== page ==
Catskills ash trees probably doomed by ash borer

Adam Bosch at the Times Herald-Record had a terrifying story on Saturday about the newfound emerald ash borer infestation in the Catskills. Apparently, things are far, far worse that we originally thought:

"My best guess is that there are thousands of trees infested," said Mark Whitmore, a forest entomologist at Cornell University who's assisting the investigation. "The bug is here to stay, and we're looking at maybe having all of the ash trees disappear." New York is home to some 900 million ash trees, accounting for 7 percent of the forest.

Since the Department of Envionmental Conservation's July announcement that ash borers had been found in Saugerties, ash borers and their larvae have been found across Ulster County and possibly in Greene County as well. Bosch writes that because the beetles can infest trees for a while without any discernible signs, the infestation might already be a few years old.

The beetles can live in an area for years before signs of infestation appear, like dead canopies of ash trees or pin-size holes in their trunks. Initial evidence suggests the ash borer has been here for one or two years.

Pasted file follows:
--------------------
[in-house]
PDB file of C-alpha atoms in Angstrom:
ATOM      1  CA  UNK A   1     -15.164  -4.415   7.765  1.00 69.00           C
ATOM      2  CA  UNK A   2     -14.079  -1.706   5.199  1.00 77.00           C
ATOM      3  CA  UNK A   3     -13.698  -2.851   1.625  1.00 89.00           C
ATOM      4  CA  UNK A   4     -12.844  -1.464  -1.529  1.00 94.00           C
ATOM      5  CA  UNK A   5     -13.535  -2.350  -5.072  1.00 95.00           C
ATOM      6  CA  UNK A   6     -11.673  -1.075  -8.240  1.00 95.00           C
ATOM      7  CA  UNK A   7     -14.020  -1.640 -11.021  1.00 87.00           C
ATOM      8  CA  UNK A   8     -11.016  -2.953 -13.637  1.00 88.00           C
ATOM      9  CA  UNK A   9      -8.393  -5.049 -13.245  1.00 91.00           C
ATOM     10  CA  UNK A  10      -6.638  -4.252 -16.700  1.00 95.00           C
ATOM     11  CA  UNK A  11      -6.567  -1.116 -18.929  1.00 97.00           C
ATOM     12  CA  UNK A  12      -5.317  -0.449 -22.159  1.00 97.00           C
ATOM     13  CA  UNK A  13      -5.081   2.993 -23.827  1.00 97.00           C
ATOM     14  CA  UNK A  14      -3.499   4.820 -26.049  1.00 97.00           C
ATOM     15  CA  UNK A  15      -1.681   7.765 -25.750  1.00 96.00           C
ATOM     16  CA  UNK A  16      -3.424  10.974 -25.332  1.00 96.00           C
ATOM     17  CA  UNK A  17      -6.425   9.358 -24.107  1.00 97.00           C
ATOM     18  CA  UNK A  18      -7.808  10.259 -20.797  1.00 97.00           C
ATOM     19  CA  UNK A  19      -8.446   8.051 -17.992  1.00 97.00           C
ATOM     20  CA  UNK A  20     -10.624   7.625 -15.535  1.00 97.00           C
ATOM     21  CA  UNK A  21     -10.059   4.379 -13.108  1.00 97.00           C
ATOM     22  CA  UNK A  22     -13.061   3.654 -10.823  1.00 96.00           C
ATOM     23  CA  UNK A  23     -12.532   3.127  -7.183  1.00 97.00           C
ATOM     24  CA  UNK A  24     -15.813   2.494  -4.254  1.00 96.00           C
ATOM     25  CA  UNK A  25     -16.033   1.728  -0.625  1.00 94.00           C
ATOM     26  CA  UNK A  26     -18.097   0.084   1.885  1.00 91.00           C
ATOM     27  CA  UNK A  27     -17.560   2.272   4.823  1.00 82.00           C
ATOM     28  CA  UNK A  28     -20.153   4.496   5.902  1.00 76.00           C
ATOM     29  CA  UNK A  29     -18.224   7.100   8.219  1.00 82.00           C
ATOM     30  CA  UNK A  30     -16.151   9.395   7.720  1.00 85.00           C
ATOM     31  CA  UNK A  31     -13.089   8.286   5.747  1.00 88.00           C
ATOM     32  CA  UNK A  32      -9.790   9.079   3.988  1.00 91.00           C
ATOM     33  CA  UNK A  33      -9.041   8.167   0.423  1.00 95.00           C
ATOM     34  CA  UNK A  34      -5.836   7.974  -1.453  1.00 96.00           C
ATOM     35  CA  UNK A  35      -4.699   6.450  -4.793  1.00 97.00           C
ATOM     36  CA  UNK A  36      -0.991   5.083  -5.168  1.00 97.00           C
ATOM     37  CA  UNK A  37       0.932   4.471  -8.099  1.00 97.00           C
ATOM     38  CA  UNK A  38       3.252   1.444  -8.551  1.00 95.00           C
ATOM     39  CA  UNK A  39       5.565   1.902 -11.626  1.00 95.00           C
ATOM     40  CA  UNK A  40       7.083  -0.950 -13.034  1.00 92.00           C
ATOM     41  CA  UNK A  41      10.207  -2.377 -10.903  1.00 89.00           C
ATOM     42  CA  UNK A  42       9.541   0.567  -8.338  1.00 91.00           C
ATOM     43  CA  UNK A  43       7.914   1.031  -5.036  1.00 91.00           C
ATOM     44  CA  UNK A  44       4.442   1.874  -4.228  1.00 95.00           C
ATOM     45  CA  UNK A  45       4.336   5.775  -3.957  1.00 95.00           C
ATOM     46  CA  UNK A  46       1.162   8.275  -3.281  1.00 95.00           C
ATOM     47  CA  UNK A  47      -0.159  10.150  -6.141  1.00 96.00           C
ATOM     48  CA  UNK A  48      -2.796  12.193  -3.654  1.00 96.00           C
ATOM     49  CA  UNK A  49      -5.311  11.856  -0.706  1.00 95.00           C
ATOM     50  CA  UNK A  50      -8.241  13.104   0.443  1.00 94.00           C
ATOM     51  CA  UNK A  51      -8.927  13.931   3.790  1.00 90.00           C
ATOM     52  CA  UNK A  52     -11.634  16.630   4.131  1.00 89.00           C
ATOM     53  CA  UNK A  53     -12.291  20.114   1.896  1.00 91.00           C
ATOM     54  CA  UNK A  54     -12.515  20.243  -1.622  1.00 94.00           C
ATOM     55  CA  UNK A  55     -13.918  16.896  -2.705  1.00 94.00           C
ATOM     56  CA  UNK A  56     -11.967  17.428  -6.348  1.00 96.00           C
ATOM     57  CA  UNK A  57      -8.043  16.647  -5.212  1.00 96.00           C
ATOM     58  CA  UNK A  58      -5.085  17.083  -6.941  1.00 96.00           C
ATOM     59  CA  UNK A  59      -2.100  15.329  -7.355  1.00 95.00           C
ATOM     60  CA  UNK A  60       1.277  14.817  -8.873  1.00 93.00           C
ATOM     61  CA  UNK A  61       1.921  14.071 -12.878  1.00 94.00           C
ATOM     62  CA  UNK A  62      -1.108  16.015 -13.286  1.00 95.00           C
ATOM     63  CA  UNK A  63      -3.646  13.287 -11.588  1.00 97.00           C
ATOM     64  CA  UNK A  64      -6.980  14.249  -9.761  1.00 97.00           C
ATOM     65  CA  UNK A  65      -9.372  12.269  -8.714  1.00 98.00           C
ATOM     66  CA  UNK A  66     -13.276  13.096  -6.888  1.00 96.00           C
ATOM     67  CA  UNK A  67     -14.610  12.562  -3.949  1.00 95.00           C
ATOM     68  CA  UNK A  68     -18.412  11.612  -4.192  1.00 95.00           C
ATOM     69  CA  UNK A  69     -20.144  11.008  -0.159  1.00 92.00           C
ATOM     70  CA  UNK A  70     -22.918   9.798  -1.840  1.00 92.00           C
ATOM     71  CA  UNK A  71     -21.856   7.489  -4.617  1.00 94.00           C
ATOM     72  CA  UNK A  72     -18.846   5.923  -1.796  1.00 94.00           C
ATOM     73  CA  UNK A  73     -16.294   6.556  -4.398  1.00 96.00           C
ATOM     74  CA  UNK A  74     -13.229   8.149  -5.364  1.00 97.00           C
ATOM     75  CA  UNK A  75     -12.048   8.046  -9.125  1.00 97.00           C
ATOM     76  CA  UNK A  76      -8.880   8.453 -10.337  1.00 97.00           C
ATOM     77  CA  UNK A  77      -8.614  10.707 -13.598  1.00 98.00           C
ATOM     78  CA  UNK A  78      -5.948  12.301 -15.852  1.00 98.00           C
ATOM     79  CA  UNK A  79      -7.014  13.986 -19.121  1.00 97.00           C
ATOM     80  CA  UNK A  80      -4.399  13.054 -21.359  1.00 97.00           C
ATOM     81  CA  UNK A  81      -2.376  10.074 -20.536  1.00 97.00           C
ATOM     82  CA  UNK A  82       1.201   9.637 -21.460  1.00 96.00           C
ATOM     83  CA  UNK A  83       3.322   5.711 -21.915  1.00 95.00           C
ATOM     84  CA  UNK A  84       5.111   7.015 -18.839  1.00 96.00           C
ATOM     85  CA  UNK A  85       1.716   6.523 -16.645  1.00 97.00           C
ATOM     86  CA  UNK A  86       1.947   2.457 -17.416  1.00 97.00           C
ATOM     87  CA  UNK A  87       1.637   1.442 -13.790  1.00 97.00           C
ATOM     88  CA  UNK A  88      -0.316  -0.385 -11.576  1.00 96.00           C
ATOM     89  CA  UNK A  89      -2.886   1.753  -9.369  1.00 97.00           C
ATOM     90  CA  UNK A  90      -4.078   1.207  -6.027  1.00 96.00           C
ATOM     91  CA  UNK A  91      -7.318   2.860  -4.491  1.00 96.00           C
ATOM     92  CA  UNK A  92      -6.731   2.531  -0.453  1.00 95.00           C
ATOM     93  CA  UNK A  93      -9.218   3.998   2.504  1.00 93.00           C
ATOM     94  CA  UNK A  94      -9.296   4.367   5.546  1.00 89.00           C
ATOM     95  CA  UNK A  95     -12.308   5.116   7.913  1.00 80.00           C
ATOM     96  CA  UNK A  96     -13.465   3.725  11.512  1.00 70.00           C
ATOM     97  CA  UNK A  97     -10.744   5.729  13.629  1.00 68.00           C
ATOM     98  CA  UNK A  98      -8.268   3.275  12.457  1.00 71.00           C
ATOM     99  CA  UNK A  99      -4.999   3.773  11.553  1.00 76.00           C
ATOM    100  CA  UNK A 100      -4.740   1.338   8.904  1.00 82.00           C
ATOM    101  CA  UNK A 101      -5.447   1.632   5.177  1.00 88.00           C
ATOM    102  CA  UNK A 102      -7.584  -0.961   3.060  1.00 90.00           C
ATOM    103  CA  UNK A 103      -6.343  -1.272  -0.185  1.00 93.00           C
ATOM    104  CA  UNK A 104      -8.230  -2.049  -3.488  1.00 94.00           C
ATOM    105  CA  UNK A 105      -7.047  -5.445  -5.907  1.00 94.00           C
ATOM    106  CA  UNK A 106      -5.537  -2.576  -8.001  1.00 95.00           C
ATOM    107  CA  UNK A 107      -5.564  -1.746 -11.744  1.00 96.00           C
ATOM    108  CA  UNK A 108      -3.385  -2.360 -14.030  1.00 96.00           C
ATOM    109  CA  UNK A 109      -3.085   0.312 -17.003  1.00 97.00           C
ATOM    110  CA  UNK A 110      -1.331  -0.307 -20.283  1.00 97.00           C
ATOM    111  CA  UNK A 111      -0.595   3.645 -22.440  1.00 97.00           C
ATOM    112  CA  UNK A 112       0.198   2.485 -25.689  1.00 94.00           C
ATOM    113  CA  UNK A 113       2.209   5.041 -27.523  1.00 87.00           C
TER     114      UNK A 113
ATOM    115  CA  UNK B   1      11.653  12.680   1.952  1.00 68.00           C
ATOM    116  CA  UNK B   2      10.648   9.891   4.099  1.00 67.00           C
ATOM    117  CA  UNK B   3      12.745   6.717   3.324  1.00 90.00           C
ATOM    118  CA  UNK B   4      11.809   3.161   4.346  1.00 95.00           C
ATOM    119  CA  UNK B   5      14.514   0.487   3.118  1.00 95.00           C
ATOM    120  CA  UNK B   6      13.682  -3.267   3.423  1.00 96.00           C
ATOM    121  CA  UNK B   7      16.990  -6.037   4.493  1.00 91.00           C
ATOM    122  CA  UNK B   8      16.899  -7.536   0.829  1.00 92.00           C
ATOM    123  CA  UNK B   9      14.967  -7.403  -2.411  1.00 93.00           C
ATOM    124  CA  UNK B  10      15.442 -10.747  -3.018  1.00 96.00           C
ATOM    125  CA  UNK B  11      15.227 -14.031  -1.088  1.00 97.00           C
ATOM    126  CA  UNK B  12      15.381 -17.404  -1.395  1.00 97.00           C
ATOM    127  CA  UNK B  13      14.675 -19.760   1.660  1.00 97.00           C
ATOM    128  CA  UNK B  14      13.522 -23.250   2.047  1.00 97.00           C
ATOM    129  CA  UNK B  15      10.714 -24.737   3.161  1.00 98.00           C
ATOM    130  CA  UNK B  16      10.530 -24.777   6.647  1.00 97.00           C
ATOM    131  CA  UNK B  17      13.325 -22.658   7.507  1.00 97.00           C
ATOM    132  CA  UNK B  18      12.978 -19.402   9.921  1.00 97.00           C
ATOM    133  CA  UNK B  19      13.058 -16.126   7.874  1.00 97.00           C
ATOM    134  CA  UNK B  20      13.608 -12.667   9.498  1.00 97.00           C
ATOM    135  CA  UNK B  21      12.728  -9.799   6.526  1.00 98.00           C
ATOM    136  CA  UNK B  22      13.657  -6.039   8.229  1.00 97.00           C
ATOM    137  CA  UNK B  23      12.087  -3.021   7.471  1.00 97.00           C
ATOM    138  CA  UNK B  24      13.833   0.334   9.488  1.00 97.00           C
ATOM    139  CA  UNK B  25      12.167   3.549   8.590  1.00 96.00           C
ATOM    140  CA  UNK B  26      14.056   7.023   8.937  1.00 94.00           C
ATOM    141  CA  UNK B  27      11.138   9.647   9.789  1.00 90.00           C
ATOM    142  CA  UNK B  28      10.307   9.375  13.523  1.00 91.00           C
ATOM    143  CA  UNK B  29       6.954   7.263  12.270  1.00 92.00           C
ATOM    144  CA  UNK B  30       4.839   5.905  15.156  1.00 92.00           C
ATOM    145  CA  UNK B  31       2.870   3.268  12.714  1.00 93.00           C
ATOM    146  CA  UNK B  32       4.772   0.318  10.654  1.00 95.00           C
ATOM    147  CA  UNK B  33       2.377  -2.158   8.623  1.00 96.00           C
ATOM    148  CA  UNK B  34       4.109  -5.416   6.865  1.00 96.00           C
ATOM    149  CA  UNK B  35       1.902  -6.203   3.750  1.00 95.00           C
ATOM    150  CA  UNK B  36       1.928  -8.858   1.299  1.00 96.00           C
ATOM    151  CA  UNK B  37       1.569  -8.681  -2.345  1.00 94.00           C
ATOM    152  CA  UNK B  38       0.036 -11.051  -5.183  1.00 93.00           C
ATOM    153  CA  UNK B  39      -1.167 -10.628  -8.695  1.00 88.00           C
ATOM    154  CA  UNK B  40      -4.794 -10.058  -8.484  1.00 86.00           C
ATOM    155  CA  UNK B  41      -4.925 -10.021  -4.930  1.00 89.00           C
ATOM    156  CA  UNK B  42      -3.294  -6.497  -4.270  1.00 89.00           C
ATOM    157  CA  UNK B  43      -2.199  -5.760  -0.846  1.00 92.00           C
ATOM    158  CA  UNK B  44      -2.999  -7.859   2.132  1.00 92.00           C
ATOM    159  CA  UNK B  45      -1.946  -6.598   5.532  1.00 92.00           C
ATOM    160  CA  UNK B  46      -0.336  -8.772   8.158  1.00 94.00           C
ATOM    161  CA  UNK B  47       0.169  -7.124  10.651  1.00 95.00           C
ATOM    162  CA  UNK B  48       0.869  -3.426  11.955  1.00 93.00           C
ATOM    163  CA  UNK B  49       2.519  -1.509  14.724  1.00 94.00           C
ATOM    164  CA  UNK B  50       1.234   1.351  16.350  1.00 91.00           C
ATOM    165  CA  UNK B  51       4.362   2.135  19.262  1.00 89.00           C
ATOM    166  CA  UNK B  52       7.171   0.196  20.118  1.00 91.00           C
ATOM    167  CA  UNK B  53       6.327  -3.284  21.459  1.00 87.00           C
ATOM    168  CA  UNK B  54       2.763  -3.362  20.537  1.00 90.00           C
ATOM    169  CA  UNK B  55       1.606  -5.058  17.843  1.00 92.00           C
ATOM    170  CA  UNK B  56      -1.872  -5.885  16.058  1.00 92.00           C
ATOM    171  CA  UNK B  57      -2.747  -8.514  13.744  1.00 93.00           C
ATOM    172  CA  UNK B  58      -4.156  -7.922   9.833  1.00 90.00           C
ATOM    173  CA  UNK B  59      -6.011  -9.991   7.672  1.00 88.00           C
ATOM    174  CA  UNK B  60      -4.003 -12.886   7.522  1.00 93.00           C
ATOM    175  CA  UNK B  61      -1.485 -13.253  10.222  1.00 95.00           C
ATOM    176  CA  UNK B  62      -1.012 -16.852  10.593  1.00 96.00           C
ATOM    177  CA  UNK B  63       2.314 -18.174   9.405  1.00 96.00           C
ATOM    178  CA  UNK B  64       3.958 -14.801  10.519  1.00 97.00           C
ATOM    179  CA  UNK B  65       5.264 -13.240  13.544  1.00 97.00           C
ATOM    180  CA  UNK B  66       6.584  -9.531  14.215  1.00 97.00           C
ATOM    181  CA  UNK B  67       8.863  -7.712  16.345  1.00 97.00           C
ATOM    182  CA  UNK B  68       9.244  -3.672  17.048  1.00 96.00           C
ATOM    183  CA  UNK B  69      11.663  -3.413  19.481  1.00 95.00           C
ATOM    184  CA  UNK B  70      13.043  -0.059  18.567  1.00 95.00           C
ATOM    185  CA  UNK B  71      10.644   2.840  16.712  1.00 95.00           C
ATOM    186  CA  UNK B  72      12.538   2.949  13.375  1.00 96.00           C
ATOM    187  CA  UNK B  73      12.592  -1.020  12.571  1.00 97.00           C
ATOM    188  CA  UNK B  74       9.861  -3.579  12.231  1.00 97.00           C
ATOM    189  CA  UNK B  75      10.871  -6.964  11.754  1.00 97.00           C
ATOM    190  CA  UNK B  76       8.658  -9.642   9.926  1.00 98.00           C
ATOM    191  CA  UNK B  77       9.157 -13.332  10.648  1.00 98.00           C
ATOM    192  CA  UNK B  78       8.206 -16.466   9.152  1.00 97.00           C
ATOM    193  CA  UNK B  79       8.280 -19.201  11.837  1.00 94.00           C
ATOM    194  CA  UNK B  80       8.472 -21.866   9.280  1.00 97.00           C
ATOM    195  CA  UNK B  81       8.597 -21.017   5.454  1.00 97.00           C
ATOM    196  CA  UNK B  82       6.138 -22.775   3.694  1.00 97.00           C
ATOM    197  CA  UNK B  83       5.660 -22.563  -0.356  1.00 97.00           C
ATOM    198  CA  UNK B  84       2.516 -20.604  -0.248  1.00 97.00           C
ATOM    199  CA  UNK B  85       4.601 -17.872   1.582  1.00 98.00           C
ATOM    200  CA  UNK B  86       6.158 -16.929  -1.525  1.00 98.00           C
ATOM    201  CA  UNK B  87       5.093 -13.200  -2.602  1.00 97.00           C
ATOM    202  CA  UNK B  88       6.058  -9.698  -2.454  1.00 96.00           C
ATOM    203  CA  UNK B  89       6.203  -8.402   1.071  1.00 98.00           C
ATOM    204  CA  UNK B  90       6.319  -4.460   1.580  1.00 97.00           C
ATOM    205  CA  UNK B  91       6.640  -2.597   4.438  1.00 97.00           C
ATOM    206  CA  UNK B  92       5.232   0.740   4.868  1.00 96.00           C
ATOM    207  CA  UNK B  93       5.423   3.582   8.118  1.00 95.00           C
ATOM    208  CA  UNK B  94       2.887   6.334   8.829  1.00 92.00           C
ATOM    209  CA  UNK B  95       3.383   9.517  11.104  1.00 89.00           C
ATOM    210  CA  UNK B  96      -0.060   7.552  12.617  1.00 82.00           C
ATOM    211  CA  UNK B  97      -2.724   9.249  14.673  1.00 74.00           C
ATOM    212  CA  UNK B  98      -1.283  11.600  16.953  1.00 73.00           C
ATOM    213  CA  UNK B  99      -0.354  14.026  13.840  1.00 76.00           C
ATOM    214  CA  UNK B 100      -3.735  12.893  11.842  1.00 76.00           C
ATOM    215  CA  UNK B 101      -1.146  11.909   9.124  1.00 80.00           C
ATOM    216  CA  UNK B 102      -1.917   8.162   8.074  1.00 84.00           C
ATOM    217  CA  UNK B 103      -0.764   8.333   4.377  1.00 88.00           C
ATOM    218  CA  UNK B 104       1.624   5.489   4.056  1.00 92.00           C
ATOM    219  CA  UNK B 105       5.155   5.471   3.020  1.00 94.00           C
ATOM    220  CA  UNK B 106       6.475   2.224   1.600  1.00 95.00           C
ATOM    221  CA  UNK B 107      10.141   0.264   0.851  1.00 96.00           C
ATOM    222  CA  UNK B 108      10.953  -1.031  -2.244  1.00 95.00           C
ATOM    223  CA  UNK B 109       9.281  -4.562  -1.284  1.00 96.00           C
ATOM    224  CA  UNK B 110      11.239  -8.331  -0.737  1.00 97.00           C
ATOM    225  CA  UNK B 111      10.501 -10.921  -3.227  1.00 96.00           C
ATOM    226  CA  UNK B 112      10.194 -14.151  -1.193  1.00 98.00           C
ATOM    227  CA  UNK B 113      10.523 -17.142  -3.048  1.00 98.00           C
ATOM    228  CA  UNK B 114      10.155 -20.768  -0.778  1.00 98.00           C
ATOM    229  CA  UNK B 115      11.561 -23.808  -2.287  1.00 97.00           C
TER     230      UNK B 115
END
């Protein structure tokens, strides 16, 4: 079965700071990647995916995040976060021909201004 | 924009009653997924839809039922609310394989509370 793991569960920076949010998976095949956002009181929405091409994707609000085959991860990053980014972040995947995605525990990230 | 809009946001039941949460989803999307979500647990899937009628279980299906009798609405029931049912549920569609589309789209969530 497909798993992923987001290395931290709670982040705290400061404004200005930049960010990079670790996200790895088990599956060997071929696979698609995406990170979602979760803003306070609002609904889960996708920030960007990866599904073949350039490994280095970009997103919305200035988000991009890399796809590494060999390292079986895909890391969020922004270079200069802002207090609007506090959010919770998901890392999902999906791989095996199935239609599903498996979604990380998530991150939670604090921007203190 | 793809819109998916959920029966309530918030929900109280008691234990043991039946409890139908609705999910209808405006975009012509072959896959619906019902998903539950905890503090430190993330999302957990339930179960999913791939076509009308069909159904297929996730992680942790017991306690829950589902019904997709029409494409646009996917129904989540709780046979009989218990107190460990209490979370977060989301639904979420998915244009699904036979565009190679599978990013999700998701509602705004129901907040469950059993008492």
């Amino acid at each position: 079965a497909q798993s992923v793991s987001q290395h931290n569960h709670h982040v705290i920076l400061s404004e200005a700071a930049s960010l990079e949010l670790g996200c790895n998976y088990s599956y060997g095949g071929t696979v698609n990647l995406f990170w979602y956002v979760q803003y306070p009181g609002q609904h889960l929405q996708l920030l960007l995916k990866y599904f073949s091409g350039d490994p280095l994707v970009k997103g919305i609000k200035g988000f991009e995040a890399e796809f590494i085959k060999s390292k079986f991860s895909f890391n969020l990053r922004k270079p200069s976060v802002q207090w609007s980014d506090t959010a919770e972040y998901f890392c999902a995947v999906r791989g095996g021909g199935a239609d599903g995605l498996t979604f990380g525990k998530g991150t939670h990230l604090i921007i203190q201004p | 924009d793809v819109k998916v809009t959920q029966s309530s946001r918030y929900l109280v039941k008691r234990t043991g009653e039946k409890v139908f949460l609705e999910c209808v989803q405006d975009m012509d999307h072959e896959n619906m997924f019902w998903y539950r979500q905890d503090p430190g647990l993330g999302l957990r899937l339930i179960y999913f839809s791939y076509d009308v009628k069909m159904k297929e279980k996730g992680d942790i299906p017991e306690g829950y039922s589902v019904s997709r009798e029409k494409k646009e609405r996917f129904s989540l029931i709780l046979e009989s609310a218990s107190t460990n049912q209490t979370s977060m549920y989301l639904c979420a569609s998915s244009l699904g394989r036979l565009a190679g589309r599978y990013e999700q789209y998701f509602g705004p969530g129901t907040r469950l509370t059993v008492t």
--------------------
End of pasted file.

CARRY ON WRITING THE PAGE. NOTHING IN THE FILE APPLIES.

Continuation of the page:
And, because there is no "chemical or natural method" of killing the beetles, there isn't that much that can be done.

At the Kingston Report, Bosch posted some photographs which show exactly how grim-reaper-ish the ash borer is:

We mentioned a startling discovery in Ruby, a small hamlet in Ulster County, where experts stripped the bark from a tree and found a huge labyrinth that the beetle’s larvae had carved into the wood. These carvings are known as “galleries” and they’re ultimately what kills the ash tree by stopping water and nutrients from spreading throughout the plant. This story is scary, but the photo is even scarier. Here’s a photo of the tree found in Ruby. See all the S-shaped carvings? That’s the lavae killing the tree.